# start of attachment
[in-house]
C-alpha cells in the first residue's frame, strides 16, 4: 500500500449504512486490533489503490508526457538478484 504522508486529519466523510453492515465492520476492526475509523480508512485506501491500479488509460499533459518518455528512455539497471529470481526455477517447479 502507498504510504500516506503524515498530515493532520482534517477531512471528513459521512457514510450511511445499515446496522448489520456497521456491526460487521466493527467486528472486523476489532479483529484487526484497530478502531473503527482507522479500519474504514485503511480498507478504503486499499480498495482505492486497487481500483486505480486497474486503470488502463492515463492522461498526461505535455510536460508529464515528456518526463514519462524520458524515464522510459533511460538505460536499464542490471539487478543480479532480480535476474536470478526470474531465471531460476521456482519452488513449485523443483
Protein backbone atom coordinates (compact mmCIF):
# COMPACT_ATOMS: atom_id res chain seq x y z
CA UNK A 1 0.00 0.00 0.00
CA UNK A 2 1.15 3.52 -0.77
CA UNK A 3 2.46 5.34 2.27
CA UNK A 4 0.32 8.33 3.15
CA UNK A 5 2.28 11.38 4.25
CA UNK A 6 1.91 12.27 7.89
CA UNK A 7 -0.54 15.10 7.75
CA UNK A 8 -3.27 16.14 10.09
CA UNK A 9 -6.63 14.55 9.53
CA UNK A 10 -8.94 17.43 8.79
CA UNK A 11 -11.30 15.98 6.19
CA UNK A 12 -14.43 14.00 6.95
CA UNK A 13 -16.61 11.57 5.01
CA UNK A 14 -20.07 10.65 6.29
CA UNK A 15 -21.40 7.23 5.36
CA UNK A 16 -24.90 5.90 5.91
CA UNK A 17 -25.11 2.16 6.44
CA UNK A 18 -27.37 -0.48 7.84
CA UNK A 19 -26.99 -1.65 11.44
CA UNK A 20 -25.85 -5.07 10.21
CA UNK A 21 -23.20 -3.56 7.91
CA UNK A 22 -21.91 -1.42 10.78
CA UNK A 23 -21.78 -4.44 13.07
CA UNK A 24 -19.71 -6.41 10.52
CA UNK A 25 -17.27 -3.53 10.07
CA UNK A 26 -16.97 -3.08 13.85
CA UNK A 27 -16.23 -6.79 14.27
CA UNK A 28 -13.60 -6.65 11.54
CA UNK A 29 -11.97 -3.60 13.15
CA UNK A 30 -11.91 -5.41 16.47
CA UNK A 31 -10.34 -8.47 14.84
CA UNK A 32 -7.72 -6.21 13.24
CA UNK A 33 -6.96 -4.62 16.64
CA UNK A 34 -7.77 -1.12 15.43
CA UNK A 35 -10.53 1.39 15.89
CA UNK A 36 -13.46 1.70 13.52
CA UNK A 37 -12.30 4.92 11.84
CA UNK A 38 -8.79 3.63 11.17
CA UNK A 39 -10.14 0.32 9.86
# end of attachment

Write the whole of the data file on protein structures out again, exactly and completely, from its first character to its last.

[in-house]
C-alpha cells in the first residue's frame, strides 16, 4: 500500500449504512486490533489503490508526457538478484 504522508486529519466523510453492515465492520476492526475509523480508512485506501491500479488509460499533459518518455528512455539497471529470481526455477517447479 502507498504510504500516506503524515498530515493532520482534517477531512471528513459521512457514510450511511445499515446496522448489520456497521456491526460487521466493527467486528472486523476489532479483529484487526484497530478502531473503527482507522479500519474504514485503511480498507478504503486499499480498495482505492486497487481500483486505480486497474486503470488502463492515463492522461498526461505535455510536460508529464515528456518526463514519462524520458524515464522510459533511460538505460536499464542490471539487478543480479532480480535476474536470478526470474531465471531460476521456482519452488513449485523443483
Protein backbone atom coordinates (compact mmCIF):
# COMPACT_ATOMS: atom_id res chain seq x y z
CA UNK A 1 0.00 0.00 0.00
CA UNK A 2 1.15 3.52 -0.77
CA UNK A 3 2.46 5.34 2.27
CA UNK A 4 0.32 8.33 3.15
CA UNK A 5 2.28 11.38 4.25
CA UNK A 6 1.91 12.27 7.89
CA UNK A 7 -0.54 15.10 7.75
CA UNK A 8 -3.27 16.14 10.09
CA UNK A 9 -6.63 14.55 9.53
CA UNK A 10 -8.94 17.43 8.79
CA UNK A 11 -11.30 15.98 6.19
CA UNK A 12 -14.43 14.00 6.95
CA UNK A 13 -16.61 11.57 5.01
CA UNK A 14 -20.07 10.65 6.29
CA UNK A 15 -21.40 7.23 5.36
CA UNK A 16 -24.90 5.90 5.91
CA UNK A 17 -25.11 2.16 6.44
CA UNK A 18 -27.37 -0.48 7.84
CA UNK A 19 -26.99 -1.65 11.44
CA UNK A 20 -25.85 -5.07 10.21
CA UNK A 21 -23.20 -3.56 7.91
CA UNK A 22 -21.91 -1.42 10.78
CA UNK A 23 -21.78 -4.44 13.07
CA UNK A 24 -19.71 -6.41 10.52
CA UNK A 25 -17.27 -3.53 10.07
CA UNK A 26 -16.97 -3.08 13.85
CA UNK A 27 -16.23 -6.79 14.27
CA UNK A 28 -13.60 -6.65 11.54
CA UNK A 29 -11.97 -3.60 13.15
CA UNK A 30 -11.91 -5.41 16.47
CA UNK A 31 -10.34 -8.47 14.84
CA UNK A 32 -7.72 -6.21 13.24
CA UNK A 33 -6.96 -4.62 16.64
CA UNK A 34 -7.77 -1.12 15.43
CA UNK A 35 -10.53 1.39 15.89
CA UNK A 36 -13.46 1.70 13.52
CA UNK A 37 -12.30 4.92 11.84
CA UNK A 38 -8.79 3.63 11.17
CA UNK A 39 -10.14 0.32 9.86